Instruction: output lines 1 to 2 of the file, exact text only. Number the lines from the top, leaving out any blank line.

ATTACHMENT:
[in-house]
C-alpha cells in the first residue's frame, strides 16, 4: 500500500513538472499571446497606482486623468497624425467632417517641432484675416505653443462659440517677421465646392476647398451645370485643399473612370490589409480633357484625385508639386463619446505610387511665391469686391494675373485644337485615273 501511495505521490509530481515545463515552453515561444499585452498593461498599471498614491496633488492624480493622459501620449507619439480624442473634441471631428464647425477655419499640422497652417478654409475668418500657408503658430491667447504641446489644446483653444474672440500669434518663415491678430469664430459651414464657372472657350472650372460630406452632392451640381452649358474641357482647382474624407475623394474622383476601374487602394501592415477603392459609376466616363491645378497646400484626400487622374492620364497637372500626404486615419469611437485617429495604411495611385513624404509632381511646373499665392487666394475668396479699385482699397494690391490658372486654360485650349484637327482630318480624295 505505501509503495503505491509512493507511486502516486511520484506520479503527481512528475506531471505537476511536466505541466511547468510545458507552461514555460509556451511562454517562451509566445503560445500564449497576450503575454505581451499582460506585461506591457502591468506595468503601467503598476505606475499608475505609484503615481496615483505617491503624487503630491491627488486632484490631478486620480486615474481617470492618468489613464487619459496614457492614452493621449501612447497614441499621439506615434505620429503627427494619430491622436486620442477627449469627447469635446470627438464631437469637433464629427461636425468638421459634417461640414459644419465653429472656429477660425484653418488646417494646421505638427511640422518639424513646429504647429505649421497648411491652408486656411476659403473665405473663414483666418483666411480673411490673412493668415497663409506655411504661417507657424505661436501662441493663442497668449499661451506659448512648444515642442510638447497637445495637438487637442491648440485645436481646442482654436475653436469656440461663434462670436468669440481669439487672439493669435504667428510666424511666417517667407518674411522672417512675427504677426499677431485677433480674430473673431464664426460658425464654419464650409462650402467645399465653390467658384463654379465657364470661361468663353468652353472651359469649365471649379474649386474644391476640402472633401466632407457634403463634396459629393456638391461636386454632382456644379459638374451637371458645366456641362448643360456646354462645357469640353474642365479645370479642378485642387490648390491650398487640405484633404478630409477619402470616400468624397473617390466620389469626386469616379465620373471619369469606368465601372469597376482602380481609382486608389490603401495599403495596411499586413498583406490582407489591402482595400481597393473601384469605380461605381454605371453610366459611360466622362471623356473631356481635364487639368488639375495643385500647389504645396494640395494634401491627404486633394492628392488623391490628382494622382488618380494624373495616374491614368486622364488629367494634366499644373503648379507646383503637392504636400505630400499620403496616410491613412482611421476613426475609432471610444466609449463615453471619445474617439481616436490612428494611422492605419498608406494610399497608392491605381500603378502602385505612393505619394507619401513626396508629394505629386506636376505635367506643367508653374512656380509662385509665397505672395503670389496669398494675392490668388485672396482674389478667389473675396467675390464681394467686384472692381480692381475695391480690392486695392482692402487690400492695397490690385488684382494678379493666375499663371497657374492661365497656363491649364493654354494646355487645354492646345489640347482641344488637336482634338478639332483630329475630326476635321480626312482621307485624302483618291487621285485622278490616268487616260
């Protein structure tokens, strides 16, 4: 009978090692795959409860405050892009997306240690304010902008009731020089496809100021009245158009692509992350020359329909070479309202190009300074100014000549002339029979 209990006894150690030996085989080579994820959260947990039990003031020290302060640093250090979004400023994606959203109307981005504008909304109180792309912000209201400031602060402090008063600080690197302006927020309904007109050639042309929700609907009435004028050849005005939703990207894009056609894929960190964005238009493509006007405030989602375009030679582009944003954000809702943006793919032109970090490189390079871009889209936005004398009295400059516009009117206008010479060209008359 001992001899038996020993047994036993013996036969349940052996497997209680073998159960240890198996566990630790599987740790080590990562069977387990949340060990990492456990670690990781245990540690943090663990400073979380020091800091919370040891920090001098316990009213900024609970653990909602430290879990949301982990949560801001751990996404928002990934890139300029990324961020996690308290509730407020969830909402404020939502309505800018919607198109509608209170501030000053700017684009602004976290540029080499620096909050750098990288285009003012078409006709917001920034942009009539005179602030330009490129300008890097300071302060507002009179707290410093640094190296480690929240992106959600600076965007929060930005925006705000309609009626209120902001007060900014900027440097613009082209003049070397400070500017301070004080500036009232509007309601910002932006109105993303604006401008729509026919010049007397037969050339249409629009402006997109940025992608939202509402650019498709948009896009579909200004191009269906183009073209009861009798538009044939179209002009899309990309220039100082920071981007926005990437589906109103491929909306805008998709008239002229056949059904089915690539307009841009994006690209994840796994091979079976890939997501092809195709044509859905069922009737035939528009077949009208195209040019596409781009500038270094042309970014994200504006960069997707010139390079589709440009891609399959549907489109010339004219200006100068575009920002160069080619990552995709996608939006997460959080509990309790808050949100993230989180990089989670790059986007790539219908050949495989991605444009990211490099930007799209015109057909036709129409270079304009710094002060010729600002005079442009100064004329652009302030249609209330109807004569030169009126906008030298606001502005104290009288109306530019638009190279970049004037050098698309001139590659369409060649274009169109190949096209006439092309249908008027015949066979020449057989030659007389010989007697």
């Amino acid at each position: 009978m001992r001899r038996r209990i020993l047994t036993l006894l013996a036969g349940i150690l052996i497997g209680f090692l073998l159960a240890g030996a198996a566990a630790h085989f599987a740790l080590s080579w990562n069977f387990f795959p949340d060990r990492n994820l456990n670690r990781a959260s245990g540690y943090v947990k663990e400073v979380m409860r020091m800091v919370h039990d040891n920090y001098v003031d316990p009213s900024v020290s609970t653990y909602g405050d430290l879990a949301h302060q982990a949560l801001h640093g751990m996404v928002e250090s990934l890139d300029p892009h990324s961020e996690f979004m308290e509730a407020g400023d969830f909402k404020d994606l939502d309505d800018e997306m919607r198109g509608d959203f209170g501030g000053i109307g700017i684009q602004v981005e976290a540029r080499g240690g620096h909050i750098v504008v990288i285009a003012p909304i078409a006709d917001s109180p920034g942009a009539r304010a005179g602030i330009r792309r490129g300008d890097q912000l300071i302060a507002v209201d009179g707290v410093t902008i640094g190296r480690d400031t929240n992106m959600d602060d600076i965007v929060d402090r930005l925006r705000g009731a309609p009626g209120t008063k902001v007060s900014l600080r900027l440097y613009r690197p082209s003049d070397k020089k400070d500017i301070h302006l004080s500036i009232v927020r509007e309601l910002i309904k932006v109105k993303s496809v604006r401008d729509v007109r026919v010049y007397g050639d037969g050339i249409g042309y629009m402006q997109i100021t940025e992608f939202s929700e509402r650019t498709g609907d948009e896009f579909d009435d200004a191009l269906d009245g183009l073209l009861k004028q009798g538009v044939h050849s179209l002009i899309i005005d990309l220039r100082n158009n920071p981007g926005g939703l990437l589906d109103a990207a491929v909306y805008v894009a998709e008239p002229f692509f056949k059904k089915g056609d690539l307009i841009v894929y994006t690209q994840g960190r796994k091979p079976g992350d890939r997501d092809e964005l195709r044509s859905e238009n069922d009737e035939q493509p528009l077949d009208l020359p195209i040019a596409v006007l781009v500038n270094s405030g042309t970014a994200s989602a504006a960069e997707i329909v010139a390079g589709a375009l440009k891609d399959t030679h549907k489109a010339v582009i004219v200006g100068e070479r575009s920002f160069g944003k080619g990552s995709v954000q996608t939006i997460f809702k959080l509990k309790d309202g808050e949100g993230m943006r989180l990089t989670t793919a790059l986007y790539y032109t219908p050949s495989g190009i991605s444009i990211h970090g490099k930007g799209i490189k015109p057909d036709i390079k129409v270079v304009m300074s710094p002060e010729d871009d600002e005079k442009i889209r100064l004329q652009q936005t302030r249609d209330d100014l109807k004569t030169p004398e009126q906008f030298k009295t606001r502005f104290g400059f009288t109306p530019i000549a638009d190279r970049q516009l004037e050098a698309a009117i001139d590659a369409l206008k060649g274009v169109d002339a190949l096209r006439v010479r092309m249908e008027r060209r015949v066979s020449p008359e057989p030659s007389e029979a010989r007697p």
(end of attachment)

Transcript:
[in-house]
C-alpha cells in the first residue's frame, strides 16, 4: 500500500513538472499571446497606482486623468497624425467632417517641432484675416505653443462659440517677421465646392476647398451645370485643399473612370490589409480633357484625385508639386463619446505610387511665391469686391494675373485644337485615273 501511495505521490509530481515545463515552453515561444499585452498593461498599471498614491496633488492624480493622459501620449507619439480624442473634441471631428464647425477655419499640422497652417478654409475668418500657408503658430491667447504641446489644446483653444474672440500669434518663415491678430469664430459651414464657372472657350472650372460630406452632392451640381452649358474641357482647382474624407475623394474622383476601374487602394501592415477603392459609376466616363491645378497646400484626400487622374492620364497637372500626404486615419469611437485617429495604411495611385513624404509632381511646373499665392487666394475668396479699385482699397494690391490658372486654360485650349484637327482630318480624295 505505501509503495503505491509512493507511486502516486511520484506520479503527481512528475506531471505537476511536466505541466511547468510545458507552461514555460509556451511562454517562451509566445503560445500564449497576450503575454505581451499582460506585461506591457502591468506595468503601467503598476505606475499608475505609484503615481496615483505617491503624487503630491491627488486632484490631478486620480486615474481617470492618468489613464487619459496614457492614452493621449501612447497614441499621439506615434505620429503627427494619430491622436486620442477627449469627447469635446470627438464631437469637433464629427461636425468638421459634417461640414459644419465653429472656429477660425484653418488646417494646421505638427511640422518639424513646429504647429505649421497648411491652408486656411476659403473665405473663414483666418483666411480673411490673412493668415497663409506655411504661417507657424505661436501662441493663442497668449499661451506659448512648444515642442510638447497637445495637438487637442491648440485645436481646442482654436475653436469656440461663434462670436468669440481669439487672439493669435504667428510666424511666417517667407518674411522672417512675427504677426499677431485677433480674430473673431464664426460658425464654419464650409462650402467645399465653390467658384463654379465657364470661361468663353468652353472651359469649365471649379474649386474644391476640402472633401466632407457634403463634396459629393456638391461636386454632382456644379459638374451637371458645366456641362448643360456646354462645357469640353474642365479645370479642378485642387490648390491650398487640405484633404478630409477619402470616400468624397473617390466620389469626386469616379465620373471619369469606368465601372469597376482602380481609382486608389490603401495599403495596411499586413498583406490582407489591402482595400481597393473601384469605380461605381454605371453610366459611360466622362471623356473631356481635364487639368488639375495643385500647389504645396494640395494634401491627404486633394492628392488623391490628382494622382488618380494624373495616374491614368486622364488629367494634366499644373503648379507646383503637392504636400505630400499620403496616410491613412482611421476613426475609432471610444466609449463615453471619445474617439481616436490612428494611422492605419498608406494610399497608392491605381500603378502602385505612393505619394507619401513626396508629394505629386506636376505635367506643367508653374512656380509662385509665397505672395503670389496669398494675392490668388485672396482674389478667389473675396467675390464681394467686384472692381480692381475695391480690392486695392482692402487690400492695397490690385488684382494678379493666375499663371497657374492661365497656363491649364493654354494646355487645354492646345489640347482641344488637336482634338478639332483630329475630326476635321480626312482621307485624302483618291487621285485622278490616268487616260